Queen Mary I belonged to the House of Tudor. Born in 1516 to Henry VIII and Catherine of Aragon, she ascended to the throne in 1553 and died in 1558. She was preceded as monarch by her half-brother Edward VI and was succeeded by her half-sister Elizabeth I.
As the daughter of the woman Henry VIII wished to divorce, Mary saw her status drop from heir presumptive to illegitimate child in the king's eyes. By annulling his marriage with Catherine, Henry illegitimized Mary in the process.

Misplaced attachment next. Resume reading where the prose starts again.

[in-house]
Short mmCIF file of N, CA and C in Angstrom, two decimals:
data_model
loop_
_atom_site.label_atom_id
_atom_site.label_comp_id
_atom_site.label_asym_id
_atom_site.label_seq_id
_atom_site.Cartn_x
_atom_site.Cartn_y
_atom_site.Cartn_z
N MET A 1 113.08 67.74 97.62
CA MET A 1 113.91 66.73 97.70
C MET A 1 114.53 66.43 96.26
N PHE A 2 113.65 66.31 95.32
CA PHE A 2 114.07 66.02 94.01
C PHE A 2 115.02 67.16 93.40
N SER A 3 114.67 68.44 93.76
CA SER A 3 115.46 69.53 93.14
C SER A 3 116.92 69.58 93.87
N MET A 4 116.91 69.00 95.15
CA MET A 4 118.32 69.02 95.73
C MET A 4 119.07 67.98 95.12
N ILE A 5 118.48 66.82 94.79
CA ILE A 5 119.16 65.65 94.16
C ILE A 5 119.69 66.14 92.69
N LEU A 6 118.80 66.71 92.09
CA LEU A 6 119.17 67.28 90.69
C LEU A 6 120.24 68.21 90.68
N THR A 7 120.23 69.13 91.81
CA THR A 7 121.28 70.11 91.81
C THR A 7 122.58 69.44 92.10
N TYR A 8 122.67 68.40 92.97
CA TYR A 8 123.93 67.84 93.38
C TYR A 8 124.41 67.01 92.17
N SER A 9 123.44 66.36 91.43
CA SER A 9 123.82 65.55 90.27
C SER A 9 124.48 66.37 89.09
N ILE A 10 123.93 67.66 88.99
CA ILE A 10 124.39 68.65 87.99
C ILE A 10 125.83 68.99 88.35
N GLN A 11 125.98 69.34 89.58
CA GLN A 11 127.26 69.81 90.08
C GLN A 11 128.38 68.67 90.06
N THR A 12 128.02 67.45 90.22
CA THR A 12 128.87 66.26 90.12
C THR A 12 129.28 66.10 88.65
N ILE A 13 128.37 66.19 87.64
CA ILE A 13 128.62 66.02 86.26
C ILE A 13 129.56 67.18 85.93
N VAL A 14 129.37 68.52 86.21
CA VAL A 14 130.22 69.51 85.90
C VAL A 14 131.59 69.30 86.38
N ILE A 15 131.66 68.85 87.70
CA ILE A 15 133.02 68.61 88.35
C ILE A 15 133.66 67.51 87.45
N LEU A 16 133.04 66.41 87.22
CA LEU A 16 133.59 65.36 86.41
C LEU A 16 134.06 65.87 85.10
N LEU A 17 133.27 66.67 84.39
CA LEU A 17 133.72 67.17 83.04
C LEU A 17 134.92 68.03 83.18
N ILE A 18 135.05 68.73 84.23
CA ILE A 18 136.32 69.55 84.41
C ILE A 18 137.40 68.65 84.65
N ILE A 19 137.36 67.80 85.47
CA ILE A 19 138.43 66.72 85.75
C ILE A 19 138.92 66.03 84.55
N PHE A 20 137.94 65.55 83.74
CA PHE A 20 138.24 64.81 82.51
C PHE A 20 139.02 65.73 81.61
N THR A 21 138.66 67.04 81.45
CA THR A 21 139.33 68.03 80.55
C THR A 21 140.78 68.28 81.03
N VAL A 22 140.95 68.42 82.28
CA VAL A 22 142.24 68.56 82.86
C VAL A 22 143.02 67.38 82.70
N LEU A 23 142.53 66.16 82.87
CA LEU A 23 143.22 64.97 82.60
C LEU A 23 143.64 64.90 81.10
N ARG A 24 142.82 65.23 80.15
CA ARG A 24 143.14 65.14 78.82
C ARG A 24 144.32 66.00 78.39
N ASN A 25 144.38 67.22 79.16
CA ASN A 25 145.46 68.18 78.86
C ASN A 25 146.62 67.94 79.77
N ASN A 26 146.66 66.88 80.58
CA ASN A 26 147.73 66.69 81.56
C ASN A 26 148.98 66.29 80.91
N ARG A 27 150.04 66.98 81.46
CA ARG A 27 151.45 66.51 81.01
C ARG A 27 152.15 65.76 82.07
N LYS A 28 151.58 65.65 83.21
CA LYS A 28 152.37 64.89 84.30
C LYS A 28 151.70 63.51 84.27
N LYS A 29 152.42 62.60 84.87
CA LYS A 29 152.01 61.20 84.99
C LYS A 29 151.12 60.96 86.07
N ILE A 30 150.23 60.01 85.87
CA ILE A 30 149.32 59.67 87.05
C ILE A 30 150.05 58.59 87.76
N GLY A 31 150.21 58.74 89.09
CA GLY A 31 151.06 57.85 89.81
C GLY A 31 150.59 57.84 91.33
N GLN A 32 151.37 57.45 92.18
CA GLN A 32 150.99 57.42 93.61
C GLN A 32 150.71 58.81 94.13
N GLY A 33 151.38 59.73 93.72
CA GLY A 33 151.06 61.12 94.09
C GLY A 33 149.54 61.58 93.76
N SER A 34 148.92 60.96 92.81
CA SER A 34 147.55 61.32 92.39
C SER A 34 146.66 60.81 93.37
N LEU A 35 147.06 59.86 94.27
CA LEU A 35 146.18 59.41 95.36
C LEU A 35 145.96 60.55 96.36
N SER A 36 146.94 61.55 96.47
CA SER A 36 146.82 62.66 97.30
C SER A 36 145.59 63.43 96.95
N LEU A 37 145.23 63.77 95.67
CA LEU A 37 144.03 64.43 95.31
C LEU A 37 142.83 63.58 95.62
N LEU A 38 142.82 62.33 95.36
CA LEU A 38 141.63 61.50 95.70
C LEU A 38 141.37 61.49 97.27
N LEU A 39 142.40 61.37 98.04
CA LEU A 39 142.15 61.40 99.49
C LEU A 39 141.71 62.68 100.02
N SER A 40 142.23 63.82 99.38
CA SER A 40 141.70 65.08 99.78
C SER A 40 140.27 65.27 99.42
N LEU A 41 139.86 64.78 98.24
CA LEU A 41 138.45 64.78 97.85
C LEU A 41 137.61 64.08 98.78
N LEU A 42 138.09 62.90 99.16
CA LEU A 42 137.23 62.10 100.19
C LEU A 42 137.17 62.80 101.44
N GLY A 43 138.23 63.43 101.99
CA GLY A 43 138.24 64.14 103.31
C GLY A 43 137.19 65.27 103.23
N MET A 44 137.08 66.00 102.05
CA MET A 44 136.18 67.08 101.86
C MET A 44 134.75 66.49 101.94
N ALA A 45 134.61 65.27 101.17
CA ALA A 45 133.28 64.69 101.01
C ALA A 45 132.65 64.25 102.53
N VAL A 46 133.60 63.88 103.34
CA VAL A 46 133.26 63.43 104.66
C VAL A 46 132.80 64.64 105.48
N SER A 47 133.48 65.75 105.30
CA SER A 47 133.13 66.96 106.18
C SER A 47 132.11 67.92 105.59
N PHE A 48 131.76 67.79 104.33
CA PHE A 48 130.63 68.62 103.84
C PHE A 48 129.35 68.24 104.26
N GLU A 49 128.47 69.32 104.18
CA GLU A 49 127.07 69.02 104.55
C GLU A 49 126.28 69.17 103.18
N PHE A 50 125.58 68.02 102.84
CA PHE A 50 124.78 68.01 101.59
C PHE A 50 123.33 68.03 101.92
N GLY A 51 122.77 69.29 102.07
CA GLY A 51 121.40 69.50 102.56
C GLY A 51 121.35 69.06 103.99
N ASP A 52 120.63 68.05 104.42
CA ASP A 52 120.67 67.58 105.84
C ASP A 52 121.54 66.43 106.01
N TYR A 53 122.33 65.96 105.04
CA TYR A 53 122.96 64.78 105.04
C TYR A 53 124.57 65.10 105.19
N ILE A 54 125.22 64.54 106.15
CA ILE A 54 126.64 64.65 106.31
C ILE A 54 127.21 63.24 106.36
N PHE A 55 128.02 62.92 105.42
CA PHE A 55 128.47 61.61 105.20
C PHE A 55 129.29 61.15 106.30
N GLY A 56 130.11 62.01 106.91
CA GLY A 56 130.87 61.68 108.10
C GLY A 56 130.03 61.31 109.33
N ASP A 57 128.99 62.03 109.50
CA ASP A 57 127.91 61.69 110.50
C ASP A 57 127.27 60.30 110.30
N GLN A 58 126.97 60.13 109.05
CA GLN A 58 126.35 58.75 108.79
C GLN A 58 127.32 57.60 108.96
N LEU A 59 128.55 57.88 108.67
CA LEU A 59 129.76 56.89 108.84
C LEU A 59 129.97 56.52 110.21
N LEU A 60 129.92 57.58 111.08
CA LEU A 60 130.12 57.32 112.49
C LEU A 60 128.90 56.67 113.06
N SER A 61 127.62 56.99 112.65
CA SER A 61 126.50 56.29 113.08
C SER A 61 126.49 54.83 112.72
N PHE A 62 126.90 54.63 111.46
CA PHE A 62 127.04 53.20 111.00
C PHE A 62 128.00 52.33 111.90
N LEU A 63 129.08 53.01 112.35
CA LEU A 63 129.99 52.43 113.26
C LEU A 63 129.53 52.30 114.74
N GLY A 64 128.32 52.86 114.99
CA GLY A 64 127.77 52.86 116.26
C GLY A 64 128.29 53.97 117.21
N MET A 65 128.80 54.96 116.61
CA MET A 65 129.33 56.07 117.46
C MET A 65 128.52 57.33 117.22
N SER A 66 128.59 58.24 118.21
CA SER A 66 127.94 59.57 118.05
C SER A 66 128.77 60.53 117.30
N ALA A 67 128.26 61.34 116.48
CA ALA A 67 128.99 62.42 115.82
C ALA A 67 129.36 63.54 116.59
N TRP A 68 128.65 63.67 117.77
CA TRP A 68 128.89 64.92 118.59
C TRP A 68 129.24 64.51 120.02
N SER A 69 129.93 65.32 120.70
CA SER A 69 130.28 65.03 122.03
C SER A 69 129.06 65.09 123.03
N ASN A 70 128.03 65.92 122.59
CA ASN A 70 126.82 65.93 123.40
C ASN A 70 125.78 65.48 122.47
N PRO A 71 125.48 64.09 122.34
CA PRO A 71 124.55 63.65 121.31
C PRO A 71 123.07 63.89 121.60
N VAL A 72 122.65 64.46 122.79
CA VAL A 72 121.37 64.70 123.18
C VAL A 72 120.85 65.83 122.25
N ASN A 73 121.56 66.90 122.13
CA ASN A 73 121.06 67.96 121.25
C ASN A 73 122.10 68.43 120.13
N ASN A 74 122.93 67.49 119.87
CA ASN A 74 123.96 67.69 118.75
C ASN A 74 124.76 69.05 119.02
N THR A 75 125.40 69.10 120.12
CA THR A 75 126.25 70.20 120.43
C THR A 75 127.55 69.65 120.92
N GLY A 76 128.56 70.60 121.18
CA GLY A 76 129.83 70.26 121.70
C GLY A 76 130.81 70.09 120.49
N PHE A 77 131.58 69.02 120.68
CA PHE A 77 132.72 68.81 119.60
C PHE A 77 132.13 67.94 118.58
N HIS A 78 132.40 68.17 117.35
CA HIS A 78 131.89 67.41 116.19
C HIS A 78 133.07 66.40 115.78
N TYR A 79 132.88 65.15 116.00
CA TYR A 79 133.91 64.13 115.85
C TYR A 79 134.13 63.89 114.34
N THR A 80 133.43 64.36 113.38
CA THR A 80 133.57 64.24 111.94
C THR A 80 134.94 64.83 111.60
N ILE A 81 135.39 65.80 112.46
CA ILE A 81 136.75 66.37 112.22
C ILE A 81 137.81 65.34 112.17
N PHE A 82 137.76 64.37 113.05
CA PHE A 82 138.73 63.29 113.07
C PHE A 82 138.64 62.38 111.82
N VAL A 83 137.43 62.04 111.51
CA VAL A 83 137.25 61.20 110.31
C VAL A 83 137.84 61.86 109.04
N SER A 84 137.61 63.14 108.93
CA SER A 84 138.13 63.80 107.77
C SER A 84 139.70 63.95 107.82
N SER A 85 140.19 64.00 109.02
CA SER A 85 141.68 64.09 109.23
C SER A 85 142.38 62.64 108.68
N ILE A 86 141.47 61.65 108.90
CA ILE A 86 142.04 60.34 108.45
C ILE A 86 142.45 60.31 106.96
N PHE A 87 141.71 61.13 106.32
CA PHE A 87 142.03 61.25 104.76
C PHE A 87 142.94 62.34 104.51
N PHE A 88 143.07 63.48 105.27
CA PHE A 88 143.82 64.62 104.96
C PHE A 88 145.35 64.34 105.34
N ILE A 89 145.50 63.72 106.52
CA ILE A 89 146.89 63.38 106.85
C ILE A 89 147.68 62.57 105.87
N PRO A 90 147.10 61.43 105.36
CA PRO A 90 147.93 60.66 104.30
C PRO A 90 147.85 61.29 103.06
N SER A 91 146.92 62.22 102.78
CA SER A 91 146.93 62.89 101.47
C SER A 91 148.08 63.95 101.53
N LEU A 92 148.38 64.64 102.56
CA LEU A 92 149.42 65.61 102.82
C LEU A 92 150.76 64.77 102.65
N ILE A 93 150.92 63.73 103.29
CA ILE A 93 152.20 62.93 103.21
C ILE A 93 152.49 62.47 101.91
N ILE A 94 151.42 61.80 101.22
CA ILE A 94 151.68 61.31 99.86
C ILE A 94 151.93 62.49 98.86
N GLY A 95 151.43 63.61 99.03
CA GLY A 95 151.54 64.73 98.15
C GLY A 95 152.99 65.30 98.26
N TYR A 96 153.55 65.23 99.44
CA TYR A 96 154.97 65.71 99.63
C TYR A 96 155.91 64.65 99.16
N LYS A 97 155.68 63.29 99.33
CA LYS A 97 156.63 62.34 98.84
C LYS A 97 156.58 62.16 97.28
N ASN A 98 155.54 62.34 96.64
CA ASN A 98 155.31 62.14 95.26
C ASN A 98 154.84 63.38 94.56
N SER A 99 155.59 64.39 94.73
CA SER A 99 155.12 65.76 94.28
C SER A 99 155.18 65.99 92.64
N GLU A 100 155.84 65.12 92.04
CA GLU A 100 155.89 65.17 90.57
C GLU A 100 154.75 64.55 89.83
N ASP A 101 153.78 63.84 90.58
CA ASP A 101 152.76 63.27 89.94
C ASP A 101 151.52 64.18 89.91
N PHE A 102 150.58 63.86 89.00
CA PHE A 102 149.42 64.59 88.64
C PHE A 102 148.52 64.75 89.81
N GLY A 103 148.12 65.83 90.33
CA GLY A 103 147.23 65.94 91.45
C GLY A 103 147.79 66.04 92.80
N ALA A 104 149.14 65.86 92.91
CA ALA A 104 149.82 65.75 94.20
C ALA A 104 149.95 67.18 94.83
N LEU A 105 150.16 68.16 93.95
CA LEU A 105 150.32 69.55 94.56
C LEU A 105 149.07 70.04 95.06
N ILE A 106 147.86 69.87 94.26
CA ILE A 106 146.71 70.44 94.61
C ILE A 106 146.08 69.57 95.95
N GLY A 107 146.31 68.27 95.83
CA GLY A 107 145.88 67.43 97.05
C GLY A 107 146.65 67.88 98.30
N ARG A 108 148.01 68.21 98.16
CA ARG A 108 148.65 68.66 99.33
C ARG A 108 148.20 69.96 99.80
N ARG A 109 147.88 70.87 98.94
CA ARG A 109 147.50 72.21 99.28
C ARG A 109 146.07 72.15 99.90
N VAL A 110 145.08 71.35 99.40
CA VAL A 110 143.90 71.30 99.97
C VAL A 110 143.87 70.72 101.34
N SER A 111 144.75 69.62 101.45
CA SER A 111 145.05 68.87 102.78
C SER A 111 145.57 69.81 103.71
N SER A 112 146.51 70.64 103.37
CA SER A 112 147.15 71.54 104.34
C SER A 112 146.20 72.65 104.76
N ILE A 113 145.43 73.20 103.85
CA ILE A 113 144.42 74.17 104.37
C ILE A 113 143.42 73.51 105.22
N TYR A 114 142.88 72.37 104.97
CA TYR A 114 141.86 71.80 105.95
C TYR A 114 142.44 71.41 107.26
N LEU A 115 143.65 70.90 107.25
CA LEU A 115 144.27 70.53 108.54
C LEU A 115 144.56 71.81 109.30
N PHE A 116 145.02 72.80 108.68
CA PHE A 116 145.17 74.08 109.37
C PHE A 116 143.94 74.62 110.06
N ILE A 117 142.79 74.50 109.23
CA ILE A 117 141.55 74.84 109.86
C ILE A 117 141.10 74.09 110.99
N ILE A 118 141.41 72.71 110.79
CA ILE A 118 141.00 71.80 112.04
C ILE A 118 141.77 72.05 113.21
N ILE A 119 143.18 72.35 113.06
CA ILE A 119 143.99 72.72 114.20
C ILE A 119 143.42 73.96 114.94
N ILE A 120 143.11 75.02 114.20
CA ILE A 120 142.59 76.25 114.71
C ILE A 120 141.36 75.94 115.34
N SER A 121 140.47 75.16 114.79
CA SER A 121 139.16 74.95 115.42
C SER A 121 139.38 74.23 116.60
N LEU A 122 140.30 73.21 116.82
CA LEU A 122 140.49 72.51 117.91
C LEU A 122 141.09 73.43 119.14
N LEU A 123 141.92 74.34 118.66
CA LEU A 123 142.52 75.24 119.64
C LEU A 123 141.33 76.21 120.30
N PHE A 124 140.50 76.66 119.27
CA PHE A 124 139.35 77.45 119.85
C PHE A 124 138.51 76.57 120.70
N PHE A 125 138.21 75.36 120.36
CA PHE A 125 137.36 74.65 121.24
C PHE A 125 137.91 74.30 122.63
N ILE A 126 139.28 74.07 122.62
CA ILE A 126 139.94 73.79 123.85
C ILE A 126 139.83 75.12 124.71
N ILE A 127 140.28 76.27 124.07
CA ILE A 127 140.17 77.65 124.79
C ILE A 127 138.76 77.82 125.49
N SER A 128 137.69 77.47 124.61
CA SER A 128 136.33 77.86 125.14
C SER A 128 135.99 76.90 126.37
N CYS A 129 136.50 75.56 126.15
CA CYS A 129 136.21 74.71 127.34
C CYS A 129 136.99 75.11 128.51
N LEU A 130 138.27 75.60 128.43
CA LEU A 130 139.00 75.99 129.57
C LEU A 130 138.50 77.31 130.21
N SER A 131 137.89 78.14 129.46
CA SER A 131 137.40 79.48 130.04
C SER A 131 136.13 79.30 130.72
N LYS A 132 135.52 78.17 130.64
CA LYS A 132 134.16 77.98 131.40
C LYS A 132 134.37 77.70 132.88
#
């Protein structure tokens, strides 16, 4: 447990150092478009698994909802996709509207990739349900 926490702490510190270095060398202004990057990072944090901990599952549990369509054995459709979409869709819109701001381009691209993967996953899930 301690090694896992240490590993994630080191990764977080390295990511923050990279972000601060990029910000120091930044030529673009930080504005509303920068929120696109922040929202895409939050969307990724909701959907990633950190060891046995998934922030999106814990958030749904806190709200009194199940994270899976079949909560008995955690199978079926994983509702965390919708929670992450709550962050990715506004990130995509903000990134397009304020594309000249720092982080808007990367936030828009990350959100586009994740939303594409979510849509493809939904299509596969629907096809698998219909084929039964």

As Henry's only son, her half-brother Edward succeeded to the throne on Henry's death in 1547. When Edward died young, Mary overcame the claims of Lady Jane Grey and was proclaimed queen in 1553. During her reign, she attempted to restore Roman Catholicism. In the process, she had more than 300 persons burned at the stake, among them Thomas Cranmer, Nicholas Ridley, and Hugh Latimer, all high-ranking Protestant clergymen. Mary's marriage to Philip of Spain was unpopular and produced no children.